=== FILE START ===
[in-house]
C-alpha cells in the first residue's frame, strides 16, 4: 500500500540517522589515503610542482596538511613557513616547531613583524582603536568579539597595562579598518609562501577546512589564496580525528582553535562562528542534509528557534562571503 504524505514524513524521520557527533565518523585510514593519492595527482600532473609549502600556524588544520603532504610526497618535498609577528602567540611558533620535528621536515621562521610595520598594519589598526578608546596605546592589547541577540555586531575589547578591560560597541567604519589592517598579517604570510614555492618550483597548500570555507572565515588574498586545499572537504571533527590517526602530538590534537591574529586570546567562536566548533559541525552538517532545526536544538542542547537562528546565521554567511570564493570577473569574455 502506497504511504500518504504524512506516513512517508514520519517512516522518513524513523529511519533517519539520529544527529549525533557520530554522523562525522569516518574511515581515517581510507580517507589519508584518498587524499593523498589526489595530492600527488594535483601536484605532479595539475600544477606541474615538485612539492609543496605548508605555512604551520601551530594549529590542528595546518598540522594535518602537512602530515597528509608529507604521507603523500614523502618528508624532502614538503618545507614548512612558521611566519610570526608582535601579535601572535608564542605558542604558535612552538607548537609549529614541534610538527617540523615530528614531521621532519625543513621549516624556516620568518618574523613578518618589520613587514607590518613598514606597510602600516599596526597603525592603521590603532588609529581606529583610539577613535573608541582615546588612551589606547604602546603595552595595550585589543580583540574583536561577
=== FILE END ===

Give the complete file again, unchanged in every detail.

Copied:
[in-house]
C-alpha cells in the first residue's frame, strides 16, 4: 500500500540517522589515503610542482596538511613557513616547531613583524582603536568579539597595562579598518609562501577546512589564496580525528582553535562562528542534509528557534562571503 504524505514524513524521520557527533565518523585510514593519492595527482600532473609549502600556524588544520603532504610526497618535498609577528602567540611558533620535528621536515621562521610595520598594519589598526578608546596605546592589547541577540555586531575589547578591560560597541567604519589592517598579517604570510614555492618550483597548500570555507572565515588574498586545499572537504571533527590517526602530538590534537591574529586570546567562536566548533559541525552538517532545526536544538542542547537562528546565521554567511570564493570577473569574455 502506497504511504500518504504524512506516513512517508514520519517512516522518513524513523529511519533517519539520529544527529549525533557520530554522523562525522569516518574511515581515517581510507580517507589519508584518498587524499593523498589526489595530492600527488594535483601536484605532479595539475600544477606541474615538485612539492609543496605548508605555512604551520601551530594549529590542528595546518598540522594535518602537512602530515597528509608529507604521507603523500614523502618528508624532502614538503618545507614548512612558521611566519610570526608582535601579535601572535608564542605558542604558535612552538607548537609549529614541534610538527617540523615530528614531521621532519625543513621549516624556516620568518618574523613578518618589520613587514607590518613598514606597510602600516599596526597603525592603521590603532588609529581606529583610539577613535573608541582615546588612551589606547604602546603595552595595550585589543580583540574583536561577